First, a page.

Stock Market Action Has Turned Positive and So Have the Prospects for Gold

By for Profit Confidential

The stock market is behaving extremely well considering the huge amount of investment risk in the global marketplace. There is, however, no other place for investors to put their money and be able to generate income (dividends) that beats the inflation rate. All assets are risky: real estate, gold, the stock market and even cash. Investor sentiment is all over the map these days and it’s the new reality in a slow growth environment.

I wrote previously about the Federal Reserve’s potential for new policy action, and while it’s total guesswork, I repeat my view that some new monetary policy action would not be a surprise. (See The Stock Market and Investor Sentiment Tank—QE3 Anyone?) It is an election year and the economic news of late hasn’t been inspiring. I think the stock market is now betting on this, and this speculation is contributing to stronger spot prices for gold.

The price of gold is looking really good in my view, and I think it won’t be long before we break $1,700 an ounce. I’ve been looking at a lot of gold stocks lately, and the stock market has come back to this speculative sector. Trading action in many small- and mid-tier gold stocks has been robust over the last couple of weeks.

With the same fervor that gold stocks have had going up, oil stocks have hit hard with the spot price below $85.00 a barrel. That’s the thing you always have to deal with when you’re speculating in resource stocks; you have the operational business risk and the commodity price risk. Even if business is booming at … Read More

You Know the Market’s Worried When Spot Gold Moves up with the U.S. Dollar

By for Profit Confidential

dividend paying stocksInvestor sentiment continues to be best reflected in oil prices, which keep taking it on the chin. Certainly there’s an argument to be made that low oil prices are good for the economy and stimulative, but a WTI oil price below $85.00 a barrel reflects a global marketplace that’s very worried about the future. The worry is about slowing growth or lack of growth in the world’s most important economies.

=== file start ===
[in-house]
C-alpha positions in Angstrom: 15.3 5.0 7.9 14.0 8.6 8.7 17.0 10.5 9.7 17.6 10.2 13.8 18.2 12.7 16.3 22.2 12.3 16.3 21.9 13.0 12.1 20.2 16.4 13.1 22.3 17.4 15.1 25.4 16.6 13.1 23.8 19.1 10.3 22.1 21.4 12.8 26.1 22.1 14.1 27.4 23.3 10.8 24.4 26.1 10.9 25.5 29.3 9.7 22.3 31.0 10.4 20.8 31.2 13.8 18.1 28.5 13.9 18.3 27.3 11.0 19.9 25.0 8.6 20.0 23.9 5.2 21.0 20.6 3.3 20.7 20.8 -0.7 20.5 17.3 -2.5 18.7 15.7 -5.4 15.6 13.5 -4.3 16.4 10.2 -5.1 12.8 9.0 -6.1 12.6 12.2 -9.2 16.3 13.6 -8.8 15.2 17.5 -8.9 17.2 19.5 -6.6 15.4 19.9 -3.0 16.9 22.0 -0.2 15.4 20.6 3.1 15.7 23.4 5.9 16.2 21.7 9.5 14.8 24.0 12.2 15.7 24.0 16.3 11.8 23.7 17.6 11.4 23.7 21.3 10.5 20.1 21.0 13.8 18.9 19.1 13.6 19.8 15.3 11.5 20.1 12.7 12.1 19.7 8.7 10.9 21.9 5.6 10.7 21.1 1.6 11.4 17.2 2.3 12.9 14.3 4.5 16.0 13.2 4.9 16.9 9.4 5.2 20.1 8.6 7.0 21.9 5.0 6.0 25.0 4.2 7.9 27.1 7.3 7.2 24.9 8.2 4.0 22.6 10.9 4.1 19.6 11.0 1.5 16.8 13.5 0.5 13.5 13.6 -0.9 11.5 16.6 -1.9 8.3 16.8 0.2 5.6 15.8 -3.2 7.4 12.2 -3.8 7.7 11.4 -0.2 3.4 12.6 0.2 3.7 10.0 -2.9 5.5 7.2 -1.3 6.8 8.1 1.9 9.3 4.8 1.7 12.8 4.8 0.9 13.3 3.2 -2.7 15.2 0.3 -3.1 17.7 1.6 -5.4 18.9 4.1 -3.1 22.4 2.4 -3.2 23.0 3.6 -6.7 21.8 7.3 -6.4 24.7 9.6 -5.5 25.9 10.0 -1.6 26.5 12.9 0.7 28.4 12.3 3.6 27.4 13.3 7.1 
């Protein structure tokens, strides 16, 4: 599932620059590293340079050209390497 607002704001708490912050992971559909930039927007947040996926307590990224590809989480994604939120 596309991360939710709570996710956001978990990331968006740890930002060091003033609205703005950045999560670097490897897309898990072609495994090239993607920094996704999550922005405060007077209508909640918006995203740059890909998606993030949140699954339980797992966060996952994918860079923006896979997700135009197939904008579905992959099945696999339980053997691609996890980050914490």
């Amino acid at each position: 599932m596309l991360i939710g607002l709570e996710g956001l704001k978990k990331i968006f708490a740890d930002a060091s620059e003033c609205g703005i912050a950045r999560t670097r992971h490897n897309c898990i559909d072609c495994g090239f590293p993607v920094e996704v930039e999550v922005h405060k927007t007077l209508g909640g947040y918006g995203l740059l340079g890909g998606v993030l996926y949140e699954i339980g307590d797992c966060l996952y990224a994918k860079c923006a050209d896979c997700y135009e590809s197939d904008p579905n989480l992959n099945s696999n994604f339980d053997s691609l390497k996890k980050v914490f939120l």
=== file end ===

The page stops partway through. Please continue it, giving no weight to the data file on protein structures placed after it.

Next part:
The stock market is basically okay if the S&P 500 Index can keep itself above 1,300. Oil prices are likely to be subdued for quite a while, but the spot price of gold has been impressive. It’s possible that the correction in gold prices is over, with the marketplace so jittery on currencies. Everything, it would seem, is out of whack in financial markets. The last few years have really been unique.

This is why investment risk is so high in the current environment and why oil prices have been hit so hard. It’s very important that stock market investors be conservative. The U.S. economy is slowly creating a solid foundation for a new business cycle, but I’m afraid it’s likely we’ll get a recession first. Accordingly, there’s no particular reason to take on a lot of new positions in the stock market. Certainly one can invest in higher dividend paying stocks for the income. (See The Blue-chips Hitting New All-time Highs in Spite of Stock Market’s Correction.) You can’t beat the inflation rate staying in cash.